Local experts question impact of lowering blood alcohol level for drivers
As progress in reducing drunken driving deaths has stalled, a new report is suggesting states should lower the blood alcohol content threshold for drivers from 0.08 to 0.05.
Local experts, however, are questioning what kind of impact that would have.
The report, authored by a committee from the National Academy of Sciences, Engineering and Mathematics, said the BAC change could reinvigorate the fight to reduce the number of fatalities related to drunken driving. Since 2009, that number has hovered around 10,000 annually.
“Each alcohol-impaired driving crash represents a failure of the system, whether that is excessive alcohol service, lack of transportation alternatives, lack of clinical services, or lack of effective policies or enforcement,” the report states. “A coordinated, systematic, multi-level approach spanning multiple sectors is needed to accelerate change.”
In Waterford, drug recognition expert and Patrolman 1st Class Gil Maffeo said he thinks the idea is good on paper. After all, the science is there: In general, a person’s reaction time starts to slow as soon as his or her BAC hits 0.03, Maffeo said. Vision can be affected at 0.05, and coordination typically goes at 0.10.
To boot, the National Transportation Safety Board called for this more than four years ago, in a 2013 report that also encouraged the National Highway Traffic Safety Administration to provide incentives for states to adopt such measures. So far only Utah has lowered the limit to 0.05, and that just happened last March.
All of that said, Maffeo said there are issues with blanket BAC laws. For one, the factors that play into one’s BAC are vast. How much have you eaten? How often do you drink? How quickly do you drink? How big are you?
In his line of work, Maffeo said he has come across people above the 0.08 limit who largely are functional. He also has pulled over people who came in below the legal limit yet had noticeably slowed reaction times.
There’s also this: If such a law were passed in Connecticut, would it actually change the behavior of restaurant- and bar-goers?
“I’m all for it as a deterrent,” Maffeo said. “But you can make laws all day long. The question is whether or not people are going to adhere to them.”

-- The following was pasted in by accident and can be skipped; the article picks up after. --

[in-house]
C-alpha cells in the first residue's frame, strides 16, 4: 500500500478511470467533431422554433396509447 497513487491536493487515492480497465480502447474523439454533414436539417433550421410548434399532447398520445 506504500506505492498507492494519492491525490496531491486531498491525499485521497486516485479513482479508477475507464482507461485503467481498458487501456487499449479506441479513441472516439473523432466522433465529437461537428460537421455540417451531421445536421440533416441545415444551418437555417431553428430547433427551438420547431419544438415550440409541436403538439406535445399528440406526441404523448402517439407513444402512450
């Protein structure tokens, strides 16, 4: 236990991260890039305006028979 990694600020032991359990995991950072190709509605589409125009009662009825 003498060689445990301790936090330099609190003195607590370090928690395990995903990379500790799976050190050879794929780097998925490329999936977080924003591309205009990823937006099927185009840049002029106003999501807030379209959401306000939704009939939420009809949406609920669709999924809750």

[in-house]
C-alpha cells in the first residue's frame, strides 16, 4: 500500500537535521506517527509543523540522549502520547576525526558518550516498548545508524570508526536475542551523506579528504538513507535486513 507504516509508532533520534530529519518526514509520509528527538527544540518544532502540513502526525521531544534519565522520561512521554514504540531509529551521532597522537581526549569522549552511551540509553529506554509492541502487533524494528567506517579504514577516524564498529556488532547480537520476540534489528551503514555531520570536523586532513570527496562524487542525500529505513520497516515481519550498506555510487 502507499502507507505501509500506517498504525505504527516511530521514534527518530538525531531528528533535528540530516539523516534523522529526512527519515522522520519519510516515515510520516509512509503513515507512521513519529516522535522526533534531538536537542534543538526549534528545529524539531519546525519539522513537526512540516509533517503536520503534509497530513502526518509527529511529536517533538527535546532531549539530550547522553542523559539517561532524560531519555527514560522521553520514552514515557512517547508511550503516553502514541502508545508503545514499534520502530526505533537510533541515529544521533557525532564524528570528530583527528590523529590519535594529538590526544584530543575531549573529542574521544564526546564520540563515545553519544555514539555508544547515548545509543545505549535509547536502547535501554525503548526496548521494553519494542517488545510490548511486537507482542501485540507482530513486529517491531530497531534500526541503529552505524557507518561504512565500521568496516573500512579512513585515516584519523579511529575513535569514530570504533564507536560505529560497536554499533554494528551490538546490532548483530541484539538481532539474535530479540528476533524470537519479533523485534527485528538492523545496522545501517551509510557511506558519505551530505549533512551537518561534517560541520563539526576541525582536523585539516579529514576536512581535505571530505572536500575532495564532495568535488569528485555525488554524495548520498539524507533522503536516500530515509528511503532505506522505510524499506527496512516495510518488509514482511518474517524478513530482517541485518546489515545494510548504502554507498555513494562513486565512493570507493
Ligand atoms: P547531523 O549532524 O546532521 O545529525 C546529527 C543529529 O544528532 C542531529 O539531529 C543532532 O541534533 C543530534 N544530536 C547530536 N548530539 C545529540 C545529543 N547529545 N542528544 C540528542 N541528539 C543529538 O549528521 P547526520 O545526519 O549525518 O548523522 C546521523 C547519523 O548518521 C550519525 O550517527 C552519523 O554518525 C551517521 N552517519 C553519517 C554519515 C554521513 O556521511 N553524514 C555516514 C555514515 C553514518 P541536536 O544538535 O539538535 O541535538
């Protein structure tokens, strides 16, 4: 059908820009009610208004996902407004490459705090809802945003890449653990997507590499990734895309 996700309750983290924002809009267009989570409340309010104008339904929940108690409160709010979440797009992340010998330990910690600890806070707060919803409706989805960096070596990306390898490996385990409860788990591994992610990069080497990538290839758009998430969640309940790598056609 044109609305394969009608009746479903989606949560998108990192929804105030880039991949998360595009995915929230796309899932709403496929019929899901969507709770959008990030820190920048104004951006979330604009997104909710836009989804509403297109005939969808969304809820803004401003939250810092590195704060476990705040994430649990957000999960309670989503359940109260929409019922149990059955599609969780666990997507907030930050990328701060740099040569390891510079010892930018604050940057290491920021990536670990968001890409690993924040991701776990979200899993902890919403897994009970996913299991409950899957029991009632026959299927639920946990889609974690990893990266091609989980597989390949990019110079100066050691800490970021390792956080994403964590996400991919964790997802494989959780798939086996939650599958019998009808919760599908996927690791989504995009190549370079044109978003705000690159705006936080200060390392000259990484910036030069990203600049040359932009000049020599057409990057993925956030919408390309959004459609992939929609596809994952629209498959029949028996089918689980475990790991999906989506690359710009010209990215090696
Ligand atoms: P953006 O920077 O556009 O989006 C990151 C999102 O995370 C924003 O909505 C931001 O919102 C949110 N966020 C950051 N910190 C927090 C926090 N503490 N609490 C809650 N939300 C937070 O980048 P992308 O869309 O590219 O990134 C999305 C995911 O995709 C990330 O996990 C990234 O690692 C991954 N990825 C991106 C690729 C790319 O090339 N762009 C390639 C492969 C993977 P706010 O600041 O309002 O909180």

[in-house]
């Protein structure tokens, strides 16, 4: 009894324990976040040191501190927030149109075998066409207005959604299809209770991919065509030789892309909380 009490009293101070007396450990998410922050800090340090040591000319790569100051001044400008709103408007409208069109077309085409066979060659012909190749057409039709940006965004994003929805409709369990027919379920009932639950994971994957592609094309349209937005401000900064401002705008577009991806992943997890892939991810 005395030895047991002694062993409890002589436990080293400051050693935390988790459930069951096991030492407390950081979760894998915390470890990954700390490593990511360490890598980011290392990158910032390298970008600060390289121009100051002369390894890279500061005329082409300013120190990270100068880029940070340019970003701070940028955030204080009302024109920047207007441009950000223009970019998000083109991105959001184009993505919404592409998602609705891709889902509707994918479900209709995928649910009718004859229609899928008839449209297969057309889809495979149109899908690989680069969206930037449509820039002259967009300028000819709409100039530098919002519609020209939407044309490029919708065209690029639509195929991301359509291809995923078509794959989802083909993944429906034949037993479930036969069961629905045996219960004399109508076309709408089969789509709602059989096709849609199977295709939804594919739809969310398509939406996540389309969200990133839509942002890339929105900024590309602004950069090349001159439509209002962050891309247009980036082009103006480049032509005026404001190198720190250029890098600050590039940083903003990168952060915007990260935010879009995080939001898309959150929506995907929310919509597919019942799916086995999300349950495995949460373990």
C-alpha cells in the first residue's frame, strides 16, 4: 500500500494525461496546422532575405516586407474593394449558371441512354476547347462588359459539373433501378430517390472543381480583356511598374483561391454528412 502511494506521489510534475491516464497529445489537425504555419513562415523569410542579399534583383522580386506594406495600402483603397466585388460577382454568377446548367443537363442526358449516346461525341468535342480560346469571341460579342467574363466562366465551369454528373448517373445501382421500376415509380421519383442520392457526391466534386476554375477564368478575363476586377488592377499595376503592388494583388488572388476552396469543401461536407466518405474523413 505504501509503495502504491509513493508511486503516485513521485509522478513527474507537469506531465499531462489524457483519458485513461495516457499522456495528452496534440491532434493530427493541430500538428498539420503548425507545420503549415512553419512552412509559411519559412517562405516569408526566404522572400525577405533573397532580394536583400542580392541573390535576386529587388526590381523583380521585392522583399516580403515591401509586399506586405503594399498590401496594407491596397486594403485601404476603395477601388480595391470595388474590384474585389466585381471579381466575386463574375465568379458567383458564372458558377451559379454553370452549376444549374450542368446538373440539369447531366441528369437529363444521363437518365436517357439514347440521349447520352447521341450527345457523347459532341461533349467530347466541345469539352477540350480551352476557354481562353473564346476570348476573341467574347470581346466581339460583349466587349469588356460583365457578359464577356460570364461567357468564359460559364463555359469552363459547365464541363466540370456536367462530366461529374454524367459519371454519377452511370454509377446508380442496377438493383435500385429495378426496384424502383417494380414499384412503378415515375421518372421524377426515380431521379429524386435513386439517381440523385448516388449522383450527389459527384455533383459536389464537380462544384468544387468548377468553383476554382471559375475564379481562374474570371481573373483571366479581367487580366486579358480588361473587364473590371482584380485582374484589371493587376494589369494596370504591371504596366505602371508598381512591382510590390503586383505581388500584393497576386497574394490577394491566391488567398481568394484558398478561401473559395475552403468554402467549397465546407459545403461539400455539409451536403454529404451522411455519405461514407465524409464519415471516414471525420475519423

Not much of a drinker himself, Maffeo takes a hard line on drinking and driving. It’s a choice he said most people are too willing to forgive.
He pointed to vehicular manslaughter charges as a prime example. The average intoxicated driver who kills someone else gets eight or nine years in prison. Most others who kill get at least three times that.
“Now, you have Uber. You have Lyft. In metro areas, there’s public transportation,” Maffeo said. “There’s just really no excuse.”
“We’ve excused people’s behavior,” he continued. “When someone gets liquid courage, we’re like, 'oh, they were drunk.' Until we say, ‘That behavior is inexcusable,’ we’re going to continue to have these problems.”
At the Connecticut Office of Mothers Against Drunk Driving, Executive Director Janice Heggie Margolis said the organization would keep a close eye on Utah but reiterated its long-standing stance: “The best choice is to not drink and drive, period.”
Rather than launching an effort to reduce BAC limits, Heggie Margolis said states might be better served to take after Connecticut, which requires all who are convicted of drunken driving — including first-time offenders — to install interlock ignition devices in their vehicles.
In the two-year period from July 2015 through May of last year, data show, the devices stopped cars from starting more than 135,000 times.
In the upcoming state legislative session, Heggie Margolis said her chapter of MADD will be lobbying against a push to decrease the fees associated with interlock devices.
“We have to maintain the integrity of the current ignition interlock device bill,” she said.
MADD also will be working on an immunity bill intended to protect those who draw blood to determine BAC levels. Heggie Margolis said many alleged offenders have lodged civil suits claiming their blood was drawn against their will.
Sarah Maloney, executive director of the Connecticut Restaurant Association, said the group works hard to educate its members on the safe service of alcohol. Maloney didn’t explicitly oppose the idea of a lower legal BAC but said the state should focus its efforts on repeat offenders.
“As responsible members of the community, our industry is very concerned about drunk driving,” she said in an emailed statement. “However, measures addressing this issue should be focused on repeat, chronic offenders who drink excessively, then drive — not the consumers that enjoy an adult beverage in a responsible manner with their meal.”
Alcohol Impaired Driving Highlights (PDF)
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